Calisa Rhose breaks down word count #mfrwauthor #writeabookbyminutes #wordsperhour


Osiyo~

Welcome! It’s been a looooong time since I wrote a craft post but this is important in my writing life, so I thought I’d share some simple numbers that will boggle the mind–or maybe that ‘s just me– and make you say, “Pshh-I can do that!” even when you’ve just spent the day staring at the blank page and telling yourself you can’t do it, not again. I’m not going to tell you how to write a best seller, or a seller at any level. I’m not going to reveal some big, hidden secret to writing the book you want to write. I’m not going to offer a brilliant formula to finishing your book.

Heck, I’m not even going to tell you anything about writing, in actuality.

Now you’re asking what I am going to tell you. Well, here it is.

When you sit down at that blank page I know all the fears and doubts that begin to circle over and through you. Believe me, I KNOW. In fact, that’s sort of what made me decide to write this post. I’ve been struggling for five years to finish a new book and I’m still struggling. Why? Excuses. Life. Stress. Doubt. Frustration. Procrastination. Take your pick.

Words just haven’t been coming to me. It’s depressing at times, but it’s also overwhelming; the thought of writing 50-100K word ms and make them make sense. At times I ask why I ever wanted to become a writer. Other times I ask myself what makes me think I am a writer.

Then something like today happens and it all suddenly makes sense again, my world is right side up once more.

Today I was catching up on email (yes, instead of writing) and came across an interesting article from one of the many craft blogs I follow. The post asked, How long should a book be? We’ve all been told what is not enough words or is too many words at some point in our career. Length is loosely explained in this interesting article by  BLAKE ATWOOD.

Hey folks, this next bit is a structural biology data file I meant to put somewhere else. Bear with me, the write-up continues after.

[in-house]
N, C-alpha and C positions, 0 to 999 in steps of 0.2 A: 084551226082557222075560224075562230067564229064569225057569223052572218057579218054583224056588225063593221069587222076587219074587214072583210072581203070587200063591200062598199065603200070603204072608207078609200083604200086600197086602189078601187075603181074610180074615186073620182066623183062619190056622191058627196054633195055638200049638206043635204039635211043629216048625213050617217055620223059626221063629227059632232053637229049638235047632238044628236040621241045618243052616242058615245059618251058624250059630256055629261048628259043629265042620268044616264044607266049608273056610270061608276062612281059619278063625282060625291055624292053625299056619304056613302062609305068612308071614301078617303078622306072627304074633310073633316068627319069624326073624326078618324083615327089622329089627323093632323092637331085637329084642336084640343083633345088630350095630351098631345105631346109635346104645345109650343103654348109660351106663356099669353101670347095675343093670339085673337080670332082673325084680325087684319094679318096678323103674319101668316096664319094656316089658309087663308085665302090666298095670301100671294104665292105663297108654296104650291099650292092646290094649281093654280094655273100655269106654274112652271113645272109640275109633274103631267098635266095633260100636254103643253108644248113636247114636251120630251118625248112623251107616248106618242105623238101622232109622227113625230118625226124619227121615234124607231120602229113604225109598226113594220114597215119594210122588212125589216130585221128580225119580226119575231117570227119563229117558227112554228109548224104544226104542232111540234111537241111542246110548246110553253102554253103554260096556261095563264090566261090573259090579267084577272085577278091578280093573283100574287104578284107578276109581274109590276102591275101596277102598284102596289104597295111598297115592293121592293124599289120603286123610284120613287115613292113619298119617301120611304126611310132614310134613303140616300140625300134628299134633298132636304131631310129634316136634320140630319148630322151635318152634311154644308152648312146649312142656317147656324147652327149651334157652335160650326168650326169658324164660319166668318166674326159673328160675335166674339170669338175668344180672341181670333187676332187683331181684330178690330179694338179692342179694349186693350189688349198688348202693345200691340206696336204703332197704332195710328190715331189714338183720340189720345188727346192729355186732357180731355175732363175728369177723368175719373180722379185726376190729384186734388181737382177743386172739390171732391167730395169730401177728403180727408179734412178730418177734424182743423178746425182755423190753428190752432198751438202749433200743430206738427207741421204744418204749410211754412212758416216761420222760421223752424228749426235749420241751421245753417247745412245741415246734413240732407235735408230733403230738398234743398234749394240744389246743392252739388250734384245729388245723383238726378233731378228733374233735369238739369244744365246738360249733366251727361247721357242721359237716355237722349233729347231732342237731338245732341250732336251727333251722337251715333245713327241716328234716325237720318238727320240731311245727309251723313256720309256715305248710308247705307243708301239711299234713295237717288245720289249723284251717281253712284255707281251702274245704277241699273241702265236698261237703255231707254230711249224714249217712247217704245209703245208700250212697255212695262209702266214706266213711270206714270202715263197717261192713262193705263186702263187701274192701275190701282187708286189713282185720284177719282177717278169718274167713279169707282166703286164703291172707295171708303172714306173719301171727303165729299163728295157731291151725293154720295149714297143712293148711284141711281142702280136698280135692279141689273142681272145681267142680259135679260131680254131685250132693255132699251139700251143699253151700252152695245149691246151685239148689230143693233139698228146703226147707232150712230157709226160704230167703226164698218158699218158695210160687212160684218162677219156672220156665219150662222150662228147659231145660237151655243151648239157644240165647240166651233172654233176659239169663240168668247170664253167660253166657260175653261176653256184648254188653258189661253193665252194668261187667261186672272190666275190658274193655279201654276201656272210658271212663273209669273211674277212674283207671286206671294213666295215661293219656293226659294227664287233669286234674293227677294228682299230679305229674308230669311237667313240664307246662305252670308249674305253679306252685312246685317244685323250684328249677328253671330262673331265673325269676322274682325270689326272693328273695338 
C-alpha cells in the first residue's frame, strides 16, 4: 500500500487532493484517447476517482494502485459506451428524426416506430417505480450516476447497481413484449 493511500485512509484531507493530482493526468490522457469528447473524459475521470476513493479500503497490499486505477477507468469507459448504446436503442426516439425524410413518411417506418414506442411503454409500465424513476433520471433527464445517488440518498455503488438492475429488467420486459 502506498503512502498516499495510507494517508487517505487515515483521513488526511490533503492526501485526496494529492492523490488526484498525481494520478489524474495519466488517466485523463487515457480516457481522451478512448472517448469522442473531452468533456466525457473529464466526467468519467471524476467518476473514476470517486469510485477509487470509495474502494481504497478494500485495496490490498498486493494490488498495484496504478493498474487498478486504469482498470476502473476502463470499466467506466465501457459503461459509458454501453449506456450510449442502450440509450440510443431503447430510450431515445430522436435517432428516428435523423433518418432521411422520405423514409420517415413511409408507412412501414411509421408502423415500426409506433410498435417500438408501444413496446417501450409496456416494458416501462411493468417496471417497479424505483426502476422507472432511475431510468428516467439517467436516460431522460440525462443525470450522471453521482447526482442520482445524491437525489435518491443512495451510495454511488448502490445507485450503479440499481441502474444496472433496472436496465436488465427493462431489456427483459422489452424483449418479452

Ok, yes, we already know how to break words down per day. I have multiple worksheets for plotting word count. But for some reason, probably having something to do with my inability to finish a manuscript, his words struck me as an AhHa moment. So I did some calculating myself and as I write this I’m wondering why I haven’t been able to write several mss in the last five years.

First off, for you math whiz kids, I know this may not be by exact numbers, but for my purpose it’s close enough to make my point, and I’m nopt a math whiz. I’m not even a math crawl. I avoid numbers whenever possible. 🙂

Anyhoo– Without knowing exact numbers Blake uses, my total word count is divided by 255 days per year– subtracting 52 weekends from 365 days– and gives a reachable word count per 8 hour work day. NaNoWriMo uses a similar break down, that I have used in the past and it worked for me. I know this, yet some days even that small per day number seems daunting to me. But really…

That breaks down even further to a much less formidable number, regardless of your ending word count goal. I know you’re aware of that, but sometimes it helps to see, rather than hear something. I am sure the visualization will help anyone manage to finish a ms, no matter how long it is.